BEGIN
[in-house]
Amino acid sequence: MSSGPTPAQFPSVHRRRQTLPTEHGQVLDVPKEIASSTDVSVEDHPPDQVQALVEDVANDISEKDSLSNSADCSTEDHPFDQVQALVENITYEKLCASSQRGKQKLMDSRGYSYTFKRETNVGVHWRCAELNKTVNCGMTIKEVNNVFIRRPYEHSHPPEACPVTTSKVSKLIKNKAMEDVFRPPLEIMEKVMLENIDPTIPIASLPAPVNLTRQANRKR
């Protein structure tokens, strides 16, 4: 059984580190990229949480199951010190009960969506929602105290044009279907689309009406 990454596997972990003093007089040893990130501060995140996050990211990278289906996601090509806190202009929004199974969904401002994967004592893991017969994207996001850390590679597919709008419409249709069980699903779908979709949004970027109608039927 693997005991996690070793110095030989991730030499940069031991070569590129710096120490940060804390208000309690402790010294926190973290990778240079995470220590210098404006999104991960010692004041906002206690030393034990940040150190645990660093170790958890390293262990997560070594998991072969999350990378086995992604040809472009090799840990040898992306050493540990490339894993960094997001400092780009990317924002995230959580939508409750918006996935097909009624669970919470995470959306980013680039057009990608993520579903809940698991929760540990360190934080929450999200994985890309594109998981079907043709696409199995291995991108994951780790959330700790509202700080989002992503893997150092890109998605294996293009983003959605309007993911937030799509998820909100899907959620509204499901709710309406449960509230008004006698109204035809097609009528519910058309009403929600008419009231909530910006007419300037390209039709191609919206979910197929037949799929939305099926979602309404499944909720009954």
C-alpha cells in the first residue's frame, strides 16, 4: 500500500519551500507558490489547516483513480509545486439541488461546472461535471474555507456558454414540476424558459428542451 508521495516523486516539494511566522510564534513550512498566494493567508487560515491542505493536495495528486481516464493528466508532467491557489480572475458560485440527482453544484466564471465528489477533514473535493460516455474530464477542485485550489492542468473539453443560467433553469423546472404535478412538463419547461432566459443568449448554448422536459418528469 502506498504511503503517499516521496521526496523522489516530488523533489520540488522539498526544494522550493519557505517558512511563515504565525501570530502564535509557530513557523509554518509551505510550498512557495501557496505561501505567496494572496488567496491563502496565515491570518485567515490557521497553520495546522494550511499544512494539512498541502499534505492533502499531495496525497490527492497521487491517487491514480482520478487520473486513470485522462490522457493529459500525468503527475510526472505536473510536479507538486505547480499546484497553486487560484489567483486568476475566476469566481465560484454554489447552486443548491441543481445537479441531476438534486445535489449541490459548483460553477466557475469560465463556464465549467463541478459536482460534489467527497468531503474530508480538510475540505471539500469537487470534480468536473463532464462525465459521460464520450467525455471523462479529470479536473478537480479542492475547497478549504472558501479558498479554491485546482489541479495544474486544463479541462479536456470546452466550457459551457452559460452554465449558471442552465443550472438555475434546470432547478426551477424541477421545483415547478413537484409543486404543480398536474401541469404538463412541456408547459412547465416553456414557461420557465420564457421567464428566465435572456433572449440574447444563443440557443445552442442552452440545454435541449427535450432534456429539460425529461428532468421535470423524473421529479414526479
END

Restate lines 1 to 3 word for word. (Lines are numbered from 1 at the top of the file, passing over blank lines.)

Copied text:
[in-house]
Amino acid sequence: MSSGPTPAQFPSVHRRRQTLPTEHGQVLDVPKEIASSTDVSVEDHPPDQVQALVEDVANDISEKDSLSNSADCSTEDHPFDQVQALVENITYEKLCASSQRGKQKLMDSRGYSYTFKRETNVGVHWRCAELNKTVNCGMTIKEVNNVFIRRPYEHSHPPEACPVTTSKVSKLIKNKAMEDVFRPPLEIMEKVMLENIDPTIPIASLPAPVNLTRQANRKR
């Protein structure tokens, strides 16, 4: 059984580190990229949480199951010190009960969506929602105290044009279907689309009406 990454596997972990003093007089040893990130501060995140996050990211990278289906996601090509806190202009929004199974969904401002994967004592893991017969994207996001850390590679597919709008419409249709069980699903779908979709949004970027109608039927 693997005991996690070793110095030989991730030499940069031991070569590129710096120490940060804390208000309690402790010294926190973290990778240079995470220590210098404006999104991960010692004041906002206690030393034990940040150190645990660093170790958890390293262990997560070594998991072969999350990378086995992604040809472009090799840990040898992306050493540990490339894993960094997001400092780009990317924002995230959580939508409750918006996935097909009624669970919470995470959306980013680039057009990608993520579903809940698991929760540990360190934080929450999200994985890309594109998981079907043709696409199995291995991108994951780790959330700790509202700080989002992503893997150092890109998605294996293009983003959605309007993911937030799509998820909100899907959620509204499901709710309406449960509230008004006698109204035809097609009528519910058309009403929600008419009231909530910006007419300037390209039709191609919206979910197929037949799929939305099926979602309404499944909720009954």